AP ran a story about kids losing out on play due to ever-more-rigorous academic standards at ever-younger ages, and the move to bring it back. As a literacy-lovin' person you'd think I'd be all for early learning, and I am.
But imaginative play is vital to grow a reader.
Narrative skills--one of the six pre-literacy skills--refer to how a child puts together a story. Beginning, middle, and end (although often there's no end, just an evolution to the next chapter of the Perils of Pauline). What happens next? And after that? And after that?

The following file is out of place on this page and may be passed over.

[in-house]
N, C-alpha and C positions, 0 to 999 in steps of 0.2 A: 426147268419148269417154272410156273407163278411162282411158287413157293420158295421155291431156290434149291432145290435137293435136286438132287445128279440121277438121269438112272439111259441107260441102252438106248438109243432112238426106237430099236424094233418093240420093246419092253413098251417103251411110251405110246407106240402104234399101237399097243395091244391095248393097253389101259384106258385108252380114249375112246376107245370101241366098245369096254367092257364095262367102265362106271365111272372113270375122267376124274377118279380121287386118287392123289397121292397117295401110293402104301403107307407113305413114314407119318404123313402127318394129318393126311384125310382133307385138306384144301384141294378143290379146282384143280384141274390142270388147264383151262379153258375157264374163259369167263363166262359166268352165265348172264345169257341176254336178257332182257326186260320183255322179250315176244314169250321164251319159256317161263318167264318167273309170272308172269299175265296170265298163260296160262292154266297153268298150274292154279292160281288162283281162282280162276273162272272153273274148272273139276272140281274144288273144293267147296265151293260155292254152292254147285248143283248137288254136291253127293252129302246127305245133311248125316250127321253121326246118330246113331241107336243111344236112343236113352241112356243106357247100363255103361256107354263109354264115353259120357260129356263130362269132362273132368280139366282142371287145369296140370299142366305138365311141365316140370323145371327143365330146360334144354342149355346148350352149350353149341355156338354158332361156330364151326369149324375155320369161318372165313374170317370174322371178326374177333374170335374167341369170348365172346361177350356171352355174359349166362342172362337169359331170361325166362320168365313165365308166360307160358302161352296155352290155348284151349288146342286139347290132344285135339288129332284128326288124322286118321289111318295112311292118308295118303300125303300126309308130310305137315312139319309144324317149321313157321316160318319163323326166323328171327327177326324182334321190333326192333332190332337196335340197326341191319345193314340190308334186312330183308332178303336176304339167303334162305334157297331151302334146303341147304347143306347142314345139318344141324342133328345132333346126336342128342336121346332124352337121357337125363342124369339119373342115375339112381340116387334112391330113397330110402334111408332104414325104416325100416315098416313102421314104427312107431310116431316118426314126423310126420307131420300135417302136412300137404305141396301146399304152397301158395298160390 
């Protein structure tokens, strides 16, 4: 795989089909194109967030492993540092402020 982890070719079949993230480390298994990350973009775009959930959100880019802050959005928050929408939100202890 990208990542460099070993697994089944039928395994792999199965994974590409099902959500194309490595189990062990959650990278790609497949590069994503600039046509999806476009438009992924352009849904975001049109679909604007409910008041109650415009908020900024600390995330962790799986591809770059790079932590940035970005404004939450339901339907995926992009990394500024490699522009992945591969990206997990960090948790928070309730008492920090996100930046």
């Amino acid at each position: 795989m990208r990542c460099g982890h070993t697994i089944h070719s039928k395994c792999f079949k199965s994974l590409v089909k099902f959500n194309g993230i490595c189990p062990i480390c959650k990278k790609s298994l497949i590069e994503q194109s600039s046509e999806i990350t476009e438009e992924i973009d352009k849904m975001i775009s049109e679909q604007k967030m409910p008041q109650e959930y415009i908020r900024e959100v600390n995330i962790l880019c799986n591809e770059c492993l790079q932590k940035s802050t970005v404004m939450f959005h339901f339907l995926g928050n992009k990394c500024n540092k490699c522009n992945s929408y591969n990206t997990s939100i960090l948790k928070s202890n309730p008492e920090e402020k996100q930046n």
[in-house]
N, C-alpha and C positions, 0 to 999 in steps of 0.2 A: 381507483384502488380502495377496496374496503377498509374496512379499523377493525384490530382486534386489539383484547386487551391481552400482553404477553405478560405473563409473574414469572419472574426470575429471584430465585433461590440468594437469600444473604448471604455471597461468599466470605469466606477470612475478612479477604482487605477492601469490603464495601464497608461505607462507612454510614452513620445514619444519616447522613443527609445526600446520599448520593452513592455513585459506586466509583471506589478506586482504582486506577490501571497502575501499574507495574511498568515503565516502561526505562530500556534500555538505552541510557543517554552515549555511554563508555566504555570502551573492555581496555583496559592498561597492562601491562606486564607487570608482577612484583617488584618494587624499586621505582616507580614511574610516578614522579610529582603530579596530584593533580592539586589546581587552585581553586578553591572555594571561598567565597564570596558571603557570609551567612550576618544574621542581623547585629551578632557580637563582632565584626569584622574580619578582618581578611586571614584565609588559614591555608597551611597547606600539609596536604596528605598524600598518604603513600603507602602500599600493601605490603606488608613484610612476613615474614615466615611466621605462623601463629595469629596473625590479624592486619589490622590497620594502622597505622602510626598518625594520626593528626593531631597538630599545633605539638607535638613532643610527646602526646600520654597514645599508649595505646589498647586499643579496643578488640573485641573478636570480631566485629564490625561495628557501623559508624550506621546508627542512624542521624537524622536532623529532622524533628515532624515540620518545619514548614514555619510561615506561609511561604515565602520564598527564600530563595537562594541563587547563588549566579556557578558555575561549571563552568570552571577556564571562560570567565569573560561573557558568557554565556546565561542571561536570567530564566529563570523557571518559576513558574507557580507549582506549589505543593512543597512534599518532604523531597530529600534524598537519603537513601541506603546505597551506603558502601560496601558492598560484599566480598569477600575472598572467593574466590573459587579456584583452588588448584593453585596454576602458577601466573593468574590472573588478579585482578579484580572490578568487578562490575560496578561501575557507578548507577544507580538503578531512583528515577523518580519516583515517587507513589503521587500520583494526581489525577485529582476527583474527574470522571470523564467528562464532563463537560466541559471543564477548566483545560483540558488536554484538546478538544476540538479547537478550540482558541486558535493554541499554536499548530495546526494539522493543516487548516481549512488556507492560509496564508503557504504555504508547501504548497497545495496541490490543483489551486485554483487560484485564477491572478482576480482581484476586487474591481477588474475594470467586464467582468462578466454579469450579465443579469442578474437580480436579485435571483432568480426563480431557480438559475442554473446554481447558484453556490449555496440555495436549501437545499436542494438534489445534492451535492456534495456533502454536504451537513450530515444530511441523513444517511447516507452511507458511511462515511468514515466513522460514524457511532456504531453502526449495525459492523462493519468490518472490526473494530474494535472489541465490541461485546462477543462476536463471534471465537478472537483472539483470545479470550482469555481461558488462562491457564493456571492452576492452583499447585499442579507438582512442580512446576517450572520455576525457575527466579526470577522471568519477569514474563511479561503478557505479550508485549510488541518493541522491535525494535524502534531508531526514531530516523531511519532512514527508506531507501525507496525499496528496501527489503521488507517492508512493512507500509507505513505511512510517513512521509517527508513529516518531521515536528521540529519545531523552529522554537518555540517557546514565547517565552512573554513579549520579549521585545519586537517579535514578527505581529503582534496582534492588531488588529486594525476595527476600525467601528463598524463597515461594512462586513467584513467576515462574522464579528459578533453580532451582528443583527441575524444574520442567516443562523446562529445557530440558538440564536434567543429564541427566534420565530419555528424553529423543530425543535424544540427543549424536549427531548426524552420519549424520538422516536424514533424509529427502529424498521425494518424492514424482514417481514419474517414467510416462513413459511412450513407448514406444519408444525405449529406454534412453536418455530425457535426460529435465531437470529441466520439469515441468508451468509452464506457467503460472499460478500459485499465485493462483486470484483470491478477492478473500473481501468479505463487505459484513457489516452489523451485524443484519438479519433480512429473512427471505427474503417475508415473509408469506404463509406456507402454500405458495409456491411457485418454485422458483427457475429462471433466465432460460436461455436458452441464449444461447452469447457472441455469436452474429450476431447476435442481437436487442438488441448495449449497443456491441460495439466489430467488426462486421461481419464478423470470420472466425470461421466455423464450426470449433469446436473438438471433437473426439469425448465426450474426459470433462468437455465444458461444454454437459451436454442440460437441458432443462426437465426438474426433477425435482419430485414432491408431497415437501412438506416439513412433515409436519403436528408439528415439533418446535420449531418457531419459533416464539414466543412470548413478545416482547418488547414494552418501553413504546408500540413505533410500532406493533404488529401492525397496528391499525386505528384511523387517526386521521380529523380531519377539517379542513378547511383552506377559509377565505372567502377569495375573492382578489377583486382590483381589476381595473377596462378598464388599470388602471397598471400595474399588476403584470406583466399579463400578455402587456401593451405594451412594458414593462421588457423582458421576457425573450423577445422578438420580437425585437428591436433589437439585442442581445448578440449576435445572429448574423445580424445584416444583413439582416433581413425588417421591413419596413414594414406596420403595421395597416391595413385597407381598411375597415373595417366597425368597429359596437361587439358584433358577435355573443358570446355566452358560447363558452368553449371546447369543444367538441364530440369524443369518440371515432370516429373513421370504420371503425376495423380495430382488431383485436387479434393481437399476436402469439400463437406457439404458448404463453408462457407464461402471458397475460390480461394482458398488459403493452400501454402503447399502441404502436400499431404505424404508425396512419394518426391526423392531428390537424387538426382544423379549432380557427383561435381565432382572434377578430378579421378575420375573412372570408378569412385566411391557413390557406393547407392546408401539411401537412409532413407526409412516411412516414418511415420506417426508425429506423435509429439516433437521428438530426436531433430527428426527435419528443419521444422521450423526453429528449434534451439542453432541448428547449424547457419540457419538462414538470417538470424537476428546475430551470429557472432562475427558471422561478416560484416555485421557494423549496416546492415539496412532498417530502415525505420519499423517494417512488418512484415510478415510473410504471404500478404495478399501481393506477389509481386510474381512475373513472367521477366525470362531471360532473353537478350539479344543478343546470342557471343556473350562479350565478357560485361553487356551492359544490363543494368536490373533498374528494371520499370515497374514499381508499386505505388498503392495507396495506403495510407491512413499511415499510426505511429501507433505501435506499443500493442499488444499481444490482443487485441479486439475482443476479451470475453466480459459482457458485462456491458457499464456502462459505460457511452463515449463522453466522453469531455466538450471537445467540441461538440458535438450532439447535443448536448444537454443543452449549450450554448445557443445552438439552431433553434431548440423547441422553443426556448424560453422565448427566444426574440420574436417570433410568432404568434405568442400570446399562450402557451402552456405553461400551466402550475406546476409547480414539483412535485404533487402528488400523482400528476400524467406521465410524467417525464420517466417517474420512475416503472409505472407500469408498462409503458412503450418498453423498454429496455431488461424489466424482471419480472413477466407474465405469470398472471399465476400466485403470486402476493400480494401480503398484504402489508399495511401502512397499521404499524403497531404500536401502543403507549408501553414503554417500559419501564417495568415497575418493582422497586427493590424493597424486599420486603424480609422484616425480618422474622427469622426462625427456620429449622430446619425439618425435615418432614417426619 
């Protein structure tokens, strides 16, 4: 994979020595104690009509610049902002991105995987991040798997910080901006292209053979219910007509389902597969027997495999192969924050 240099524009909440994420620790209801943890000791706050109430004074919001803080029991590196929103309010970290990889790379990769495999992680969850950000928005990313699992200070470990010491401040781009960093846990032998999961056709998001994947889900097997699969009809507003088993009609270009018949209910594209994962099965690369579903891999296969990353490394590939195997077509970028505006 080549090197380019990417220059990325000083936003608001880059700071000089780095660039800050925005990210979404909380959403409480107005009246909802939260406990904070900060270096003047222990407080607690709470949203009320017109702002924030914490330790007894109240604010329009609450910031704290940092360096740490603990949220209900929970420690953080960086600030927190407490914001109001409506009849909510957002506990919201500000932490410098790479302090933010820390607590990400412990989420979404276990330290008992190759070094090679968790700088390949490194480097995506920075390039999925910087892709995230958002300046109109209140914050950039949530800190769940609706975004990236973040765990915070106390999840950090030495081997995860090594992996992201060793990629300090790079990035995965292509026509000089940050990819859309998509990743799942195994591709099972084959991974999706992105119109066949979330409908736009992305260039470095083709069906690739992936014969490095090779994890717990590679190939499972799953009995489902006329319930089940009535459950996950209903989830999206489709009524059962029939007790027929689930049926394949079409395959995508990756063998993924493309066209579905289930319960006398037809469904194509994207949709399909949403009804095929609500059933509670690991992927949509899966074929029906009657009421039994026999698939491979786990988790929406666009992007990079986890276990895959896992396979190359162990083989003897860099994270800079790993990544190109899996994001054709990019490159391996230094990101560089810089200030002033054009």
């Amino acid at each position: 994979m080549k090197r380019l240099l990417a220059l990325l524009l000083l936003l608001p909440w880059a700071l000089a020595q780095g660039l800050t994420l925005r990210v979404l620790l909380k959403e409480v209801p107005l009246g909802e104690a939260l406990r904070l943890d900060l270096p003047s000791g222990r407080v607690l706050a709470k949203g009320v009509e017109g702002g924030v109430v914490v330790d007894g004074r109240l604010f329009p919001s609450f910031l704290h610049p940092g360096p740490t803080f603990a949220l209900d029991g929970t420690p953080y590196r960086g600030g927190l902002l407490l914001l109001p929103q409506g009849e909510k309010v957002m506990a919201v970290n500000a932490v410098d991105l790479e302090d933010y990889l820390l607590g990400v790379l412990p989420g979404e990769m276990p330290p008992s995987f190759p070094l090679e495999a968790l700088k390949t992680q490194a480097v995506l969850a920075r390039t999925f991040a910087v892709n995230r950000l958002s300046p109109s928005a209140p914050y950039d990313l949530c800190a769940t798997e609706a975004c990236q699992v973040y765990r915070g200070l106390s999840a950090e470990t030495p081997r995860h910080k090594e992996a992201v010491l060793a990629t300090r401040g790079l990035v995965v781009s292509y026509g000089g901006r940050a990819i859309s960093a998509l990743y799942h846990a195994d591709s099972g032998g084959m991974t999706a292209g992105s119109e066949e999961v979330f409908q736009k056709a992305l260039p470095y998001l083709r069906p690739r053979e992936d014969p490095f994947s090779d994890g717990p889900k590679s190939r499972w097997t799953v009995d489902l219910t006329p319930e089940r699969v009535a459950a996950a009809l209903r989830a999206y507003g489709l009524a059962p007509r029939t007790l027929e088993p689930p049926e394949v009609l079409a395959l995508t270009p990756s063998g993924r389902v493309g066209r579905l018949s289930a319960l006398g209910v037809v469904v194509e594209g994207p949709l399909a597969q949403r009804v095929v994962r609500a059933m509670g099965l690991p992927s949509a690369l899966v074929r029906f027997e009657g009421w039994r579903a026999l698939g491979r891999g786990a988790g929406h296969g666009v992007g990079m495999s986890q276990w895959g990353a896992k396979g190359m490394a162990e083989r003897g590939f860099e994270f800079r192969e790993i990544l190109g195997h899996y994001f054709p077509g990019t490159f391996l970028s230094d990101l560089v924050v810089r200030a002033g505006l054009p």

But they don't do it on paper. They do it with a foil crown, with a cardboard box, with a stick from the backyard (Mom: "Put that down, you'll poke someone's eye out!") They tell each other the story of how they're blasting off to explore Venus with their pet dinosaur.
The child who has already explored Venus in their own mind instinctively seeks out other adventures. The child who is given play time, fantasy time, imagination time, becomes our reader, because they already know the world is bigger than what they see with their own two eyes, and they want to discover it.